The Etruscan Press website has been revised to showcase the outreach program. When visiting https://etruscanpress.org visitors will see two tabs under the banner Bearing Imagination:
Outreach and Visit Our Bookstore. Once the Outreach tab is selected, it
is easy to scroll through the list of video categories. The videos that
accompany each person serve as a guide, but the goal is “to engage you,
your community and classes in the national dialogue on contemporary
literature by inviting you to invite any of these speakers into your
class or group at a time of your convenience at no cost to you. Just
contact Etruscan Press at firstname.lastname@example.org and we’ll arrange for the literary professional of your choice to visit your class virtually,” says Brady.
If a professor wants to network with a literary professional to bring
into their classroom, whether it be face-to-face or through Zoom, they
have the resources to make that happen through the Etruscan Press
The Outreach Program is truly one of a kind, and what sets it apart is
offering such a robust service at no cost. This initiative exemplifies
just how dedicated Etruscan Press is to the empowerment of literary
Wayne Benson is a poet, and podcaster from
Easton, Pennsylvania. He has recently completed his final term as an
M.F.A. candidate with the Maslow Family Graduate Program in Creative
Writing at Wilkes University.
New Releases from Etruscan
We are pleased to welcome Tim Seibles’ Voodoo Libretto: New and Selected Poems to the Etruscan Press collection.
What happens when a venerable poet chronicles the personal and the political? Voodoo Libretto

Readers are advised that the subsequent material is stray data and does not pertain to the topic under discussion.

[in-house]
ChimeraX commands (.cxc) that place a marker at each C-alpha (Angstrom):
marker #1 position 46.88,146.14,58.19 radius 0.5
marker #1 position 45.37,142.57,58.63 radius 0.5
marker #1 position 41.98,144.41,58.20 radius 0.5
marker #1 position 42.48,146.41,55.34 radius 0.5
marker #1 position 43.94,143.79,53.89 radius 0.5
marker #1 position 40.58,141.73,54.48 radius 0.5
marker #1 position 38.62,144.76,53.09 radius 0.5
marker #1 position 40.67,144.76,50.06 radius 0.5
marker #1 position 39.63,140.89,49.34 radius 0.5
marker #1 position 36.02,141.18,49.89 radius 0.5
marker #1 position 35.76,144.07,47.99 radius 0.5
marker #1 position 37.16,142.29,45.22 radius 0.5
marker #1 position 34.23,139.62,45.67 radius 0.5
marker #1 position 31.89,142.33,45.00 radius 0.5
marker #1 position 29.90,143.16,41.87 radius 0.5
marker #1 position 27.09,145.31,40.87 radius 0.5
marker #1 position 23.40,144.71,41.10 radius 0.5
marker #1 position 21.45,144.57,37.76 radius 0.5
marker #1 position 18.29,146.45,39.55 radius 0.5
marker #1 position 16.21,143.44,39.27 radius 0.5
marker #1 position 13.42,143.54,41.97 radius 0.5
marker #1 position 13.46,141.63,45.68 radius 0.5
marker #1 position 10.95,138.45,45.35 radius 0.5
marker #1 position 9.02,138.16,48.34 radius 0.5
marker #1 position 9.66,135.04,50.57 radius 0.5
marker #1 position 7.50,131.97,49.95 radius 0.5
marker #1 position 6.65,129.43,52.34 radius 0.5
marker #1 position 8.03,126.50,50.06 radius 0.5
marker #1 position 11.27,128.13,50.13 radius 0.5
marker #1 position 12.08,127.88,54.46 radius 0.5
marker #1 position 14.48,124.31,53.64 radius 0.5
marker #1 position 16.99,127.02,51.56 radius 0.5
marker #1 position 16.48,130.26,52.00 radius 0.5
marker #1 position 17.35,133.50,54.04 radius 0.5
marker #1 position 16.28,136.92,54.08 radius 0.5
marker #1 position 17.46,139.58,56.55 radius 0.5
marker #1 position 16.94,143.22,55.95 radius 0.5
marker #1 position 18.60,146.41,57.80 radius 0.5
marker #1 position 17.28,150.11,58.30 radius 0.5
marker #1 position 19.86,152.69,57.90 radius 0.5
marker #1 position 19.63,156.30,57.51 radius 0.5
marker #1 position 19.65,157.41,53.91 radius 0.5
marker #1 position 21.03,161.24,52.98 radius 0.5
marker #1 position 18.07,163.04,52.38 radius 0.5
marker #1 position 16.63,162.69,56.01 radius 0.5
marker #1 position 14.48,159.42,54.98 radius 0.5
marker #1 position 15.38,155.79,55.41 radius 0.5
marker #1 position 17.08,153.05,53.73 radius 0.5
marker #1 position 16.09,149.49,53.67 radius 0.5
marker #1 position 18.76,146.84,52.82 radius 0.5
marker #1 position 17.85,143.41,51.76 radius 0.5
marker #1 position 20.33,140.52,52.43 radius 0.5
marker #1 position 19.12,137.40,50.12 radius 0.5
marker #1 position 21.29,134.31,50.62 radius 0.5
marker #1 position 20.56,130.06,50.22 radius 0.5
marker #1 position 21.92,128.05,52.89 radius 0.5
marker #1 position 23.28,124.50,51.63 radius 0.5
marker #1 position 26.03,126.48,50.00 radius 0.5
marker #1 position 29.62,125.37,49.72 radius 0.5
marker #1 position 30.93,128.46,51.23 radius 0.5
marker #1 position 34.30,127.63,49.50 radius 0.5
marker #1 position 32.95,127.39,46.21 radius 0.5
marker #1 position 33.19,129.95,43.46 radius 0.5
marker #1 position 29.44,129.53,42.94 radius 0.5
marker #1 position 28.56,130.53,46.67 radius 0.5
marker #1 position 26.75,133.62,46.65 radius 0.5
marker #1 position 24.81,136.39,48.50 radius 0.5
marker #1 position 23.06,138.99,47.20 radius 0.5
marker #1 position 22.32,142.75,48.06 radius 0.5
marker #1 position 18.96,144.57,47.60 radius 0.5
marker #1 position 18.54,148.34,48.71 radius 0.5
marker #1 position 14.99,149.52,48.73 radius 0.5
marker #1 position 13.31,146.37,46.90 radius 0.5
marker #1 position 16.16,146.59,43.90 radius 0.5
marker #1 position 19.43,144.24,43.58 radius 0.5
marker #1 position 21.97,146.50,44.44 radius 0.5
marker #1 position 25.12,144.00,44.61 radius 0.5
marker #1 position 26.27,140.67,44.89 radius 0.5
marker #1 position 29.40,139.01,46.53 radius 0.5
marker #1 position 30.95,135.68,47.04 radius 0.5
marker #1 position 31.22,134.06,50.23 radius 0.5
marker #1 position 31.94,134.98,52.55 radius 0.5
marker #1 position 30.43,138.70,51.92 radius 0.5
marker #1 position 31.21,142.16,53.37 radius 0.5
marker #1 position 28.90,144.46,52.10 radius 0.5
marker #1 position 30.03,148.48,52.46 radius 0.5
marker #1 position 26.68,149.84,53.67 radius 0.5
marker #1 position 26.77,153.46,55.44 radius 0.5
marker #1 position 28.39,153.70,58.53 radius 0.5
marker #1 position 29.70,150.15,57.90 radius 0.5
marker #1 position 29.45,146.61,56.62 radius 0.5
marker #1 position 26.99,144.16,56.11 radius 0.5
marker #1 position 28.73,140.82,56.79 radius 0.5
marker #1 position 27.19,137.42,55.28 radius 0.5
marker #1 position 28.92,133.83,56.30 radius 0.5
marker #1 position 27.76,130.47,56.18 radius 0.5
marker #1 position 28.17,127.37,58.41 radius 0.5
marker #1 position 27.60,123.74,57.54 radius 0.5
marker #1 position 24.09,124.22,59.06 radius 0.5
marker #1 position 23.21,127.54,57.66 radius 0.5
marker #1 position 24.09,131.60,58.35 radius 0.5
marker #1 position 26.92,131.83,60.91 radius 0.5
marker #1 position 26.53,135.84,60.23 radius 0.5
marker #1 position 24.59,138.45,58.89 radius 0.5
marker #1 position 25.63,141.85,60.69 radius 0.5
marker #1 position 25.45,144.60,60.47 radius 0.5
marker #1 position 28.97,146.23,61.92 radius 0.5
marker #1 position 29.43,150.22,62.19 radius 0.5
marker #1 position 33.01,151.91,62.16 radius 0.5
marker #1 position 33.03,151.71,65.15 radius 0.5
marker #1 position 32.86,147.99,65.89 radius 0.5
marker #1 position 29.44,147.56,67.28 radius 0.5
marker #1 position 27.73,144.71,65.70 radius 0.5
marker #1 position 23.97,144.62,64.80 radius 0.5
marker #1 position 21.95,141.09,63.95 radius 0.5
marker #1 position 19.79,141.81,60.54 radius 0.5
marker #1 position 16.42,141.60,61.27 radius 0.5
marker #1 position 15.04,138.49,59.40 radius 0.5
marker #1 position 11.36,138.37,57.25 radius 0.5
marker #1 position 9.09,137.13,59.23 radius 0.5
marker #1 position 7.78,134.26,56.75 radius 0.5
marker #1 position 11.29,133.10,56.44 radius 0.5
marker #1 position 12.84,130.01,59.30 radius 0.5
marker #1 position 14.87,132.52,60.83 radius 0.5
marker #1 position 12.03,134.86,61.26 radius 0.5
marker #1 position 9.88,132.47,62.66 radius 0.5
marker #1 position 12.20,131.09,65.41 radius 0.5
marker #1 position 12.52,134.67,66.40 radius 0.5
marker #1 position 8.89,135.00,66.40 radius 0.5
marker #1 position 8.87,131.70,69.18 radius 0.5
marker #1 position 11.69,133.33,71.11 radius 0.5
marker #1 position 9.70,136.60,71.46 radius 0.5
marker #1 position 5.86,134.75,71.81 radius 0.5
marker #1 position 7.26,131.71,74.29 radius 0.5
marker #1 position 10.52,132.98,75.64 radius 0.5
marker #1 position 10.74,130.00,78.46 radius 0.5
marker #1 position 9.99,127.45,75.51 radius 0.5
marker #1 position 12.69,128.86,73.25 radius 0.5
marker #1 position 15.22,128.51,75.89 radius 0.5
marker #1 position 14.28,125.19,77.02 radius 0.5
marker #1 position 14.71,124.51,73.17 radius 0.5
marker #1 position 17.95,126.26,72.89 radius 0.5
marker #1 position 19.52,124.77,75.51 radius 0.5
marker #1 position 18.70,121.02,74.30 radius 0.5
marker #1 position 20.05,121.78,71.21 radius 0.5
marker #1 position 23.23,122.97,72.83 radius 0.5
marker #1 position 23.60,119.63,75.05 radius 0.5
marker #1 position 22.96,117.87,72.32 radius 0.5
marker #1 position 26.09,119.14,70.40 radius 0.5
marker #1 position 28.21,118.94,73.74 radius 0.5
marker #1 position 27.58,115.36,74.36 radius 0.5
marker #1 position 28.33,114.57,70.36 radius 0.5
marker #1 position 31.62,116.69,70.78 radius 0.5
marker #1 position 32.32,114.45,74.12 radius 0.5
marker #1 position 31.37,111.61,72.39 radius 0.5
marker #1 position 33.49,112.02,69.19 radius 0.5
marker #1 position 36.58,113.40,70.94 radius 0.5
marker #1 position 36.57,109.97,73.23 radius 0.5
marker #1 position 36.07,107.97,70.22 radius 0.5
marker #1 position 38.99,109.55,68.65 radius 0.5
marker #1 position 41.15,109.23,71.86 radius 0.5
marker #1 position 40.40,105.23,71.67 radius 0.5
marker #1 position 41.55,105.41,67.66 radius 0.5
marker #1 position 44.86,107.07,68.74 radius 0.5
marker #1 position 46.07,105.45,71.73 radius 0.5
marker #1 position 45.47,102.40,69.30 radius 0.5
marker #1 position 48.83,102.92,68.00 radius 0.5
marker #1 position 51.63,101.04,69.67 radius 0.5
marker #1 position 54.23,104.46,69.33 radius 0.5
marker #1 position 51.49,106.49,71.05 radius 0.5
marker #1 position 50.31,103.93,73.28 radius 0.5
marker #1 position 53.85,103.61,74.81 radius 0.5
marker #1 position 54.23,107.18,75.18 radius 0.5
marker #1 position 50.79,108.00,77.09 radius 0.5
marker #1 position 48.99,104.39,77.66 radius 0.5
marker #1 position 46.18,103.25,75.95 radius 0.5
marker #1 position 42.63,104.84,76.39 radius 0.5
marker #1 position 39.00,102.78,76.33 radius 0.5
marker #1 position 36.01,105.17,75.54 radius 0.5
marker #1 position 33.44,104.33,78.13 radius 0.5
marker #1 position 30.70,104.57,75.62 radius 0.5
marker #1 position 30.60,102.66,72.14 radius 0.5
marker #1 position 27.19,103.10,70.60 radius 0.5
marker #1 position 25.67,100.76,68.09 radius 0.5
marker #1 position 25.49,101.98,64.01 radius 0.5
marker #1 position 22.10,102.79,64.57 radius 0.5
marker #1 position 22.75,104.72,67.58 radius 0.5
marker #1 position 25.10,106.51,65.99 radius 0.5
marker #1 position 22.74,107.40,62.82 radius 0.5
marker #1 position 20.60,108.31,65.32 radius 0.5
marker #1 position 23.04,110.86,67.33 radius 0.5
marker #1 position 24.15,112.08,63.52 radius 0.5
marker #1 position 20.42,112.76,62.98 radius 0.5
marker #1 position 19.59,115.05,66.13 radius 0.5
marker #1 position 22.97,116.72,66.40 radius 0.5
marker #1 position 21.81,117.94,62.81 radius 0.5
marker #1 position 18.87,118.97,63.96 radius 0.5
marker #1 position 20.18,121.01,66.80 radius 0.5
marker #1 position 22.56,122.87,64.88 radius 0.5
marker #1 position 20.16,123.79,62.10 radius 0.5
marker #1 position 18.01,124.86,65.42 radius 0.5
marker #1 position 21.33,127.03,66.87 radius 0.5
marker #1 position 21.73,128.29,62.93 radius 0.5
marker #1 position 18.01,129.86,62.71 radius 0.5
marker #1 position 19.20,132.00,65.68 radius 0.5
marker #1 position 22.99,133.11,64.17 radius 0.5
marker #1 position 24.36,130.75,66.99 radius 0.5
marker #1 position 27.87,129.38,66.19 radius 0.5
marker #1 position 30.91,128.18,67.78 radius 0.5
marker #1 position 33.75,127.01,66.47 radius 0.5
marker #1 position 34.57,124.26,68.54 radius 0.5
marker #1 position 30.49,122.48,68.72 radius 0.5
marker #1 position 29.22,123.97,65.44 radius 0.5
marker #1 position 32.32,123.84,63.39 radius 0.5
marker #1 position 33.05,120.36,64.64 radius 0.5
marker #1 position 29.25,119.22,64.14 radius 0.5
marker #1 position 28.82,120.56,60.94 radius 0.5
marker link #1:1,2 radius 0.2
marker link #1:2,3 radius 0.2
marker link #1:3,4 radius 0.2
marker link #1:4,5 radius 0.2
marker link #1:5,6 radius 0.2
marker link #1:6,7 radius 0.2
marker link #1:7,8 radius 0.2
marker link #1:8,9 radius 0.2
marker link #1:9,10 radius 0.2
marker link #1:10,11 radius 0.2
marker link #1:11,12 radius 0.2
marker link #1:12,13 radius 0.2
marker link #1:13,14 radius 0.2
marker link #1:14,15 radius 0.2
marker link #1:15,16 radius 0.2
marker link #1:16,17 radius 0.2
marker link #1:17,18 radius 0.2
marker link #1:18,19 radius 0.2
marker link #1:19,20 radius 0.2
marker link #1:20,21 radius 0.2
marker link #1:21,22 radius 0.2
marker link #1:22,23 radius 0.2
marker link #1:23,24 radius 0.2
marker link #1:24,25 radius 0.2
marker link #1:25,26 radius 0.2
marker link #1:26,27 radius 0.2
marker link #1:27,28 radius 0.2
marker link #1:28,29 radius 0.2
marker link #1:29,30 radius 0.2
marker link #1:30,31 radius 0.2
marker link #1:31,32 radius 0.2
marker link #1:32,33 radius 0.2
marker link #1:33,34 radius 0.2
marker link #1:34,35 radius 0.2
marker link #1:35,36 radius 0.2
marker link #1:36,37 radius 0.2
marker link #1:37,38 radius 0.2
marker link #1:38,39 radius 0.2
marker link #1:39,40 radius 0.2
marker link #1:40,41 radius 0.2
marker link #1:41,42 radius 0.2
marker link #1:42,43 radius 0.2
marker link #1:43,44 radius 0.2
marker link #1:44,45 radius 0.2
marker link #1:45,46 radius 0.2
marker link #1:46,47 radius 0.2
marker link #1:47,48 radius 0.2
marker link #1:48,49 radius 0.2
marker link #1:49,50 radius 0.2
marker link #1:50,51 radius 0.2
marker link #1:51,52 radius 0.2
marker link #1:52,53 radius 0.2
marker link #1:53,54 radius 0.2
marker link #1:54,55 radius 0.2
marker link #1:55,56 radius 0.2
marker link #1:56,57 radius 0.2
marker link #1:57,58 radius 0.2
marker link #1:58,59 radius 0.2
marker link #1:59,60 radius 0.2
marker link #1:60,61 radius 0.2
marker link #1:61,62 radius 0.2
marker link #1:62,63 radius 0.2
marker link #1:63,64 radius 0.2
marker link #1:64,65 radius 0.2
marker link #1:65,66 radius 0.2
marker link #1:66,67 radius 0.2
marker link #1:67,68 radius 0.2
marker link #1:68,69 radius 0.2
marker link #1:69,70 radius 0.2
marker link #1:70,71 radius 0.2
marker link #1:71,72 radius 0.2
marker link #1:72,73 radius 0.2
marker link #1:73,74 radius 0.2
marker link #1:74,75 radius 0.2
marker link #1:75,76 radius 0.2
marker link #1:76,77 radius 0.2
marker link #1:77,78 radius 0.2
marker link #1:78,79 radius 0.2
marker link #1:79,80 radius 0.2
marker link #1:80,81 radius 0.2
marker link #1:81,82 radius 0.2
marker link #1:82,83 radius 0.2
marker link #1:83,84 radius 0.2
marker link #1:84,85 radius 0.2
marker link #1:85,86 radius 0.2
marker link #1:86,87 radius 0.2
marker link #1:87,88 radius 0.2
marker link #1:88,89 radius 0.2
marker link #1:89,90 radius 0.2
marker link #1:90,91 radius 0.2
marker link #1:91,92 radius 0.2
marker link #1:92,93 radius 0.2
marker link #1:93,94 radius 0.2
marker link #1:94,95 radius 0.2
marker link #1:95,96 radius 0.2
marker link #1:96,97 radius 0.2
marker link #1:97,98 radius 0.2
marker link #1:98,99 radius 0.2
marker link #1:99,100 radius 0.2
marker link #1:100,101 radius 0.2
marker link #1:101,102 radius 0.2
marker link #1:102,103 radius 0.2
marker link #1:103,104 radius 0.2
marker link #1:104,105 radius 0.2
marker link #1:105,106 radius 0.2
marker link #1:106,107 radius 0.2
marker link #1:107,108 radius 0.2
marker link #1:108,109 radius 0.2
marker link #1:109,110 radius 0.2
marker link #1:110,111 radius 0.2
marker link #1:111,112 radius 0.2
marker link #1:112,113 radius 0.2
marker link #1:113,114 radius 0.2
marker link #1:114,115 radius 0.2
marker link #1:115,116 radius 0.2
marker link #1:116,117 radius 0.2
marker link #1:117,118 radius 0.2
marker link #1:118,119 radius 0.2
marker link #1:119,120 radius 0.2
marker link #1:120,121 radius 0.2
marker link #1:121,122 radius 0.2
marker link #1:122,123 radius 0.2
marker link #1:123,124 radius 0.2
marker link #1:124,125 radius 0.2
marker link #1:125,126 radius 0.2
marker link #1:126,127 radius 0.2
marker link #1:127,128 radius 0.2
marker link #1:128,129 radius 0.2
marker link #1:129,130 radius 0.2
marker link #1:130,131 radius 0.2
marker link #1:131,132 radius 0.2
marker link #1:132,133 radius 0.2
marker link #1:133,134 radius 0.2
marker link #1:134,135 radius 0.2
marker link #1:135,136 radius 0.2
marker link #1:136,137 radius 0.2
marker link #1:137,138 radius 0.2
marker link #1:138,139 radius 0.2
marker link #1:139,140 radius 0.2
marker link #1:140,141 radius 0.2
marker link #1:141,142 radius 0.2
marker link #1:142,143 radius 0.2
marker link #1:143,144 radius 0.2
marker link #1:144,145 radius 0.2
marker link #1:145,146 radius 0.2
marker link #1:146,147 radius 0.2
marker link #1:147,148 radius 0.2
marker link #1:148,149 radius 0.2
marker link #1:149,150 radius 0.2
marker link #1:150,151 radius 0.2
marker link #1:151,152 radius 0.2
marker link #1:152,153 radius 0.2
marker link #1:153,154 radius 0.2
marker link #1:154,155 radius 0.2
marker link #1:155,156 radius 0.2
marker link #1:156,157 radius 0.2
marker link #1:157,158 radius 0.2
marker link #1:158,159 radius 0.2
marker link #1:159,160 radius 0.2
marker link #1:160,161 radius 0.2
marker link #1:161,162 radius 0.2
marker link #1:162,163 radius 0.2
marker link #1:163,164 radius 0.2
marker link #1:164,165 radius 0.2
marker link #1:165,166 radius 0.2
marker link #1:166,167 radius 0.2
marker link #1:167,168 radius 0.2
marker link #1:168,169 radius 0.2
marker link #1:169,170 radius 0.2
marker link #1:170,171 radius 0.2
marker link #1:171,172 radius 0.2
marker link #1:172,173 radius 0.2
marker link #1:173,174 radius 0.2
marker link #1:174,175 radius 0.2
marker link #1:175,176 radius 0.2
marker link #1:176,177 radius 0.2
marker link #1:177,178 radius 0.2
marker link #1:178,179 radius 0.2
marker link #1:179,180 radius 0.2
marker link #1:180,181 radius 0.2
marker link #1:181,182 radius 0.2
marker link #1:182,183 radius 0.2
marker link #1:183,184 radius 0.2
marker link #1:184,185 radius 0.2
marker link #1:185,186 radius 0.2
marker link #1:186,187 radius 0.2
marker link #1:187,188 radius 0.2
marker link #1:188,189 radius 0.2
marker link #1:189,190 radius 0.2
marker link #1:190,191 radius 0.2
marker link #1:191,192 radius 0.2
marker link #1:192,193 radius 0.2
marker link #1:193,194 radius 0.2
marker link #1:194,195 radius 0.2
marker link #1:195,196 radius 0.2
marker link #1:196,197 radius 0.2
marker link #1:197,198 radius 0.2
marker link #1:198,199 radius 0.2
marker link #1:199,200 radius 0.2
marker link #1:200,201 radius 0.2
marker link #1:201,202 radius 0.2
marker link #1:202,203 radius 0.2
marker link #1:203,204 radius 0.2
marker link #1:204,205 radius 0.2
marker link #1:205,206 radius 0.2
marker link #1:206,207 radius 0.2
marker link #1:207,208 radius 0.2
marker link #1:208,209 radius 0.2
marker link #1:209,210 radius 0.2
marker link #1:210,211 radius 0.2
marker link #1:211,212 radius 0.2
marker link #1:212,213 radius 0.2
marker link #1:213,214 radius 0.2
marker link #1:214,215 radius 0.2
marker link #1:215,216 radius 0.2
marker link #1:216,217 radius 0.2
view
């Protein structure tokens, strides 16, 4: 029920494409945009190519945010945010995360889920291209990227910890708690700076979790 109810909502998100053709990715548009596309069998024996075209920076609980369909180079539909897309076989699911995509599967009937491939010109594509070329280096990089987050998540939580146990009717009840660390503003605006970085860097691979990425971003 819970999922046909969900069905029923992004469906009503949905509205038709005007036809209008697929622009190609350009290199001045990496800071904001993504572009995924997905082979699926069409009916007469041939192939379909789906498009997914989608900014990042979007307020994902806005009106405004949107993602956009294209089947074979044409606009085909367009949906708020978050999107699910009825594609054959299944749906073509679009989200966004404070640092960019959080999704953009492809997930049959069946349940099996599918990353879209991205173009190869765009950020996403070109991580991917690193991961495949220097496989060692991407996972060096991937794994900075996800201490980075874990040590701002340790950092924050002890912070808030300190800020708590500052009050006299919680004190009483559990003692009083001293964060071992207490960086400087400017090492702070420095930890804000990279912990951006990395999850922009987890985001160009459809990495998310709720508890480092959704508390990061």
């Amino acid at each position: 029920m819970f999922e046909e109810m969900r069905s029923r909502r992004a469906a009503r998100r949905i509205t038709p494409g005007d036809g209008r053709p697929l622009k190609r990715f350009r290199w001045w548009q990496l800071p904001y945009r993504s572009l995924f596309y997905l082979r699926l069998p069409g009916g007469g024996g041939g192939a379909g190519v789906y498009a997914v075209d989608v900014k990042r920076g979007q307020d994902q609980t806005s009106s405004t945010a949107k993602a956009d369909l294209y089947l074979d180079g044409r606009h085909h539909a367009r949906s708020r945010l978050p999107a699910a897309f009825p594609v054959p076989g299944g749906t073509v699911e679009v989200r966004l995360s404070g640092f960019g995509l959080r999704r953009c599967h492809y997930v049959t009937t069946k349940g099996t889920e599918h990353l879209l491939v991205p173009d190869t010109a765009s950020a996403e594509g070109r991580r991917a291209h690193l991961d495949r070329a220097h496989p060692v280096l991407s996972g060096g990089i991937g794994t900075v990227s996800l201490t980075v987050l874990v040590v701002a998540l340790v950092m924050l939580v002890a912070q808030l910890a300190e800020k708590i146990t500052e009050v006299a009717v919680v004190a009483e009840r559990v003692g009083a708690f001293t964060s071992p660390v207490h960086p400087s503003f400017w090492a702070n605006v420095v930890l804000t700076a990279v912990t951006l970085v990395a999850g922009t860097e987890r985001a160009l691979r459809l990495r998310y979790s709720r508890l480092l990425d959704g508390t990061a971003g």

is driven by a restless and wide-ranging imagination—the poems are
sometimes humorous, sometimes deadly serious, sometimes erotic,
sometimes mystical, and occasionally all of these things at once. In
language that is both frank and emotionally charged, this book wrestles
with issues of family, race, religion, sexuality, and more generally,
the journey from innocence to hard-hearted experience. Voodoo Libretto affirms the worthiness of the human heart in its rages and tender revelations.
Seibles is the author of eight previous collections of poetry, including Fast Animal (2012) and One Turn Around the Sun (2017),
also available from Etruscan Press. A thoroughly engaged ambassador for
poetry, Seibles presents his work nationally and internationally at
universities, high schools, cultural centers, and literary festivals. He
recently completed a two-year stint as Poet Laureate of Virginia.
A New Face for Etruscan Press
by Darren Martinez
I’m a 21-year-old senior at Wilkes
University in the English program. In the maelstrom of the past two
years, I ended up going to school for longer than I anticipated. Despite
my lengthy stay in the program, I felt like I still did not have a
clear grasp on what work was like in the English world. I owe a great
debt to Dr. Mischelle Anthony for getting me in contact with the folks
at Etruscan. Because now, I am one of the folks at Etruscan. As the new blood, it seems only fair that I get to comment a bit on Etruscan’s new face.
I started my work with Etruscan at the start of the 2021 fall semester.
Much of my work has been focused on the new website. As is the case with